Nazi Commercial Policy
The abandonment of the gold standard and the introduction of foreign-exchange controls and import quotas, measures taken before the Nazis assumed power, required a reorganization of German commercial policy. In 1934 a so-called New Plan was developed under the direction of Hjalmar Schacht, then Director of the Reichsbank and Minister of Economic Affairs. The Plan was essentially a system of bilateral trade agreements worked out on a semibarter basis; Germany purchased products from countries that would agree to purchase German products in exchange. The scheme was extremely complicated—Schacht himself noted in a speech that at a trade fair a German exporter had decorated his booth with the more than forty forms he had to fill out in the conduct of his business. But the system allowed Germany to make purchases abroad in the absence of adequate gold or foreign-exchange reserves. Beyond that, it became the vehicle for greater economic penetration of the states of southeastern Europe and an instrument of German domination in that region in the years before the war. The first of the documents below is the German anaysis of the implications of the 1934 commercial treaty with Yugoslavia; the two following documents, relating to the German-Rumanian trade agreement of March 23, 1939, demonstrate the expansion of the mechanism of German penetration by the eve of the Second World War.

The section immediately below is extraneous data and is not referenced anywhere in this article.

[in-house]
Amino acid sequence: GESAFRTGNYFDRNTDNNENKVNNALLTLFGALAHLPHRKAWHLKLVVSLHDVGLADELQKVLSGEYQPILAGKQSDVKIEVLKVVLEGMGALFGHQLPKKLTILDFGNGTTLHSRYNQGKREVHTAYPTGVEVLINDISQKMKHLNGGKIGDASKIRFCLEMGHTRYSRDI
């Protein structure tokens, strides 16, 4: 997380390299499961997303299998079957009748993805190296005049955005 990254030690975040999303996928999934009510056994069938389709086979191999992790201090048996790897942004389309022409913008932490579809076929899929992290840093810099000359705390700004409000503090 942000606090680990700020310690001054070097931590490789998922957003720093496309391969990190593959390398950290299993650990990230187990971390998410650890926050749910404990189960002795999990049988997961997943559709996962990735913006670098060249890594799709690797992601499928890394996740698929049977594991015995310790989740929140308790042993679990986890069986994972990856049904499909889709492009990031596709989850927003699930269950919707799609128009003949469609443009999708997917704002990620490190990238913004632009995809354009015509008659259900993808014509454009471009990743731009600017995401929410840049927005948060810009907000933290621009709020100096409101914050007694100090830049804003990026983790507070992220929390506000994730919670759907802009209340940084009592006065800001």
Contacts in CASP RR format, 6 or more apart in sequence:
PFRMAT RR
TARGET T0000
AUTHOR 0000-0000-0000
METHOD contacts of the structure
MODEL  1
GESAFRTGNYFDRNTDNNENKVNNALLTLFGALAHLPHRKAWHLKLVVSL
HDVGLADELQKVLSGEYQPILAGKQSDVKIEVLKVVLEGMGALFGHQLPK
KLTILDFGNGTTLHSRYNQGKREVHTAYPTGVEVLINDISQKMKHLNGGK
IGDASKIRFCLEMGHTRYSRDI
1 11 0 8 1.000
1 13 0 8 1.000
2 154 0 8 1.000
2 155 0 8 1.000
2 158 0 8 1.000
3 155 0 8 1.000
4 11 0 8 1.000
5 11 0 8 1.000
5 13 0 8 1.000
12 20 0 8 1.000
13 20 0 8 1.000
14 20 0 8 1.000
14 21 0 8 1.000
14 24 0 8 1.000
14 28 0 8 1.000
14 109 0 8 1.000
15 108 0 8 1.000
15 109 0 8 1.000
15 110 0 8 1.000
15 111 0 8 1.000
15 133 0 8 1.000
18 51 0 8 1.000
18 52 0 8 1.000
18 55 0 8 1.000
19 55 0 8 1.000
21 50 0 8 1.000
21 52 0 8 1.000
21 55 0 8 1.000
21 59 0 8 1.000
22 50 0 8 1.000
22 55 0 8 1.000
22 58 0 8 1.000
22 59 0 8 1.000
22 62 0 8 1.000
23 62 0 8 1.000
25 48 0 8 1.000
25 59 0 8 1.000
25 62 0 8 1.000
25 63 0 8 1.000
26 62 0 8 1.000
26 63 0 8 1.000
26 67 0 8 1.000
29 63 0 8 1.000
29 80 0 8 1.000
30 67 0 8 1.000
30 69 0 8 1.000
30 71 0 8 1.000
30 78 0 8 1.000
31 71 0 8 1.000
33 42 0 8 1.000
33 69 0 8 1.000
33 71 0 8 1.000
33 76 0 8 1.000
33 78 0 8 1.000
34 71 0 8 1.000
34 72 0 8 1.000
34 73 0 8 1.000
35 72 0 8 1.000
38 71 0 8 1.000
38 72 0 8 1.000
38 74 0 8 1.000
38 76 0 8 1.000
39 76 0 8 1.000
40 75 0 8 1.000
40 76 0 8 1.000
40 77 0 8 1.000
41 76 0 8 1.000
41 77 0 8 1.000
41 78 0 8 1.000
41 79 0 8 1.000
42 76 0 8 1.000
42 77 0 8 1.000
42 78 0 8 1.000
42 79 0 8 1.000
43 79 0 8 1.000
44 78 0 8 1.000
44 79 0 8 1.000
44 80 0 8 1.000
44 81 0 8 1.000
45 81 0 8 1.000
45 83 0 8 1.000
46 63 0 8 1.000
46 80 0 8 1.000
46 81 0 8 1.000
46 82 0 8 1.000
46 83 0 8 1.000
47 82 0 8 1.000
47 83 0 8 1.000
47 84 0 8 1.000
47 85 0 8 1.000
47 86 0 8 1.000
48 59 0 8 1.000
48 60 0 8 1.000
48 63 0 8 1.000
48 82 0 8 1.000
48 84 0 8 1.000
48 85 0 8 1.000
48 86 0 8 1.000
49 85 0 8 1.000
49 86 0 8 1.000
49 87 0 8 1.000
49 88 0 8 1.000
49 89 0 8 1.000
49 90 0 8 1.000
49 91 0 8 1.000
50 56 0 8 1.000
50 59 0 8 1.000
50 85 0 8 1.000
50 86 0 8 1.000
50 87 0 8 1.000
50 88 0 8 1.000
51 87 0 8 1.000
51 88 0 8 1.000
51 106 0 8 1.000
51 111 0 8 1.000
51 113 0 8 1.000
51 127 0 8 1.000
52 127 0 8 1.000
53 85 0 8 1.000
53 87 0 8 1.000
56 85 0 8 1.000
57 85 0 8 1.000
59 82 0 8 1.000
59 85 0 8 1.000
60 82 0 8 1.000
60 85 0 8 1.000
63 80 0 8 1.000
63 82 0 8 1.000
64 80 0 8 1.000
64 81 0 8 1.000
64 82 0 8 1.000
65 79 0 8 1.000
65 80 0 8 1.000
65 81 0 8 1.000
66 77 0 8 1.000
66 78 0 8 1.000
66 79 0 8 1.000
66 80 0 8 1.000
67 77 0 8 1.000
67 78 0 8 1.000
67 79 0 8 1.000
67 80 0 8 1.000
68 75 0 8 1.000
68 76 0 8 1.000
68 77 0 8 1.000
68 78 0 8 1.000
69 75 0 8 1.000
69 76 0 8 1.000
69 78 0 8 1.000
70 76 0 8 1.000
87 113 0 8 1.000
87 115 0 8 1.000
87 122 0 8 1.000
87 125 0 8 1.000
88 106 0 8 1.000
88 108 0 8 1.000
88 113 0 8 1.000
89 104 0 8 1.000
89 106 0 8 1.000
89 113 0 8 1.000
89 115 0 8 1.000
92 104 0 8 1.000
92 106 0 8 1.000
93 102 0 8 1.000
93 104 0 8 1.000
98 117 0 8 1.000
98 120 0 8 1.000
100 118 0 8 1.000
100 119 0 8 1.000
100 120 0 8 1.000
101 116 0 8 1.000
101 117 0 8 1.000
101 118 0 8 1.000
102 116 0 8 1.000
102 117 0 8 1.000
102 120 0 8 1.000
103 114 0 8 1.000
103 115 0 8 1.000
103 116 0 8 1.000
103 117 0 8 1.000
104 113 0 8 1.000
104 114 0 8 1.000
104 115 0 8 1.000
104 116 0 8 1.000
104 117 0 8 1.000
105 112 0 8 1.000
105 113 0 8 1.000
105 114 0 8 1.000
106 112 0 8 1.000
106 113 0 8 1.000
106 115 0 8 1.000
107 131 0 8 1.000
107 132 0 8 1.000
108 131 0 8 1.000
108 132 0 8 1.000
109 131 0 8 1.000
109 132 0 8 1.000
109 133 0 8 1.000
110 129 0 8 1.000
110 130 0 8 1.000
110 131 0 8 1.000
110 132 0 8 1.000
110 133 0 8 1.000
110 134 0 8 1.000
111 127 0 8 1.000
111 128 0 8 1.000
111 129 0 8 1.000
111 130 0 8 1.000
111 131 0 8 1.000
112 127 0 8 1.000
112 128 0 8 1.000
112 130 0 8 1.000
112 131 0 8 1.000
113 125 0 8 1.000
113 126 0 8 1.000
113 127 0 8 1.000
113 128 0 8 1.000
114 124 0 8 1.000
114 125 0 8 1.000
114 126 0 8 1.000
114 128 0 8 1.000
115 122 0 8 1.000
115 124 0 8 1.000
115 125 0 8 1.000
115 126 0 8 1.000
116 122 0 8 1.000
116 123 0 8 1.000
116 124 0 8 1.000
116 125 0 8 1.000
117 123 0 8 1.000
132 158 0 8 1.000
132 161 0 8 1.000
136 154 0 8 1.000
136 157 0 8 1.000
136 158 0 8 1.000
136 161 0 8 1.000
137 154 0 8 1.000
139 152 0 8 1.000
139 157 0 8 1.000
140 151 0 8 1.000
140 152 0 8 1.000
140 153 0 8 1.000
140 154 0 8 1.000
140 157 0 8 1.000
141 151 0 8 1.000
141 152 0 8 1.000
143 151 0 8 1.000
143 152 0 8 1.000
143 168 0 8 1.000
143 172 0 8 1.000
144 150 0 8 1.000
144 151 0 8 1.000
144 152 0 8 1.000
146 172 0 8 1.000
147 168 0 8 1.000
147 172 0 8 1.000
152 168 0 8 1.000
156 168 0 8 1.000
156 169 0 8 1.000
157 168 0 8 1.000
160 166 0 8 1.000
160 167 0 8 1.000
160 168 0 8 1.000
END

KeywordsTrade Fair Foreign Minister Contracting Parti Free Zone German Export
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- Royal Institute of International Affairs, Documents on International Affairs, 1939–1946, Vol. I (London: Oxford University Press, 1951), pp. 117–118. Used by permission.Google Scholar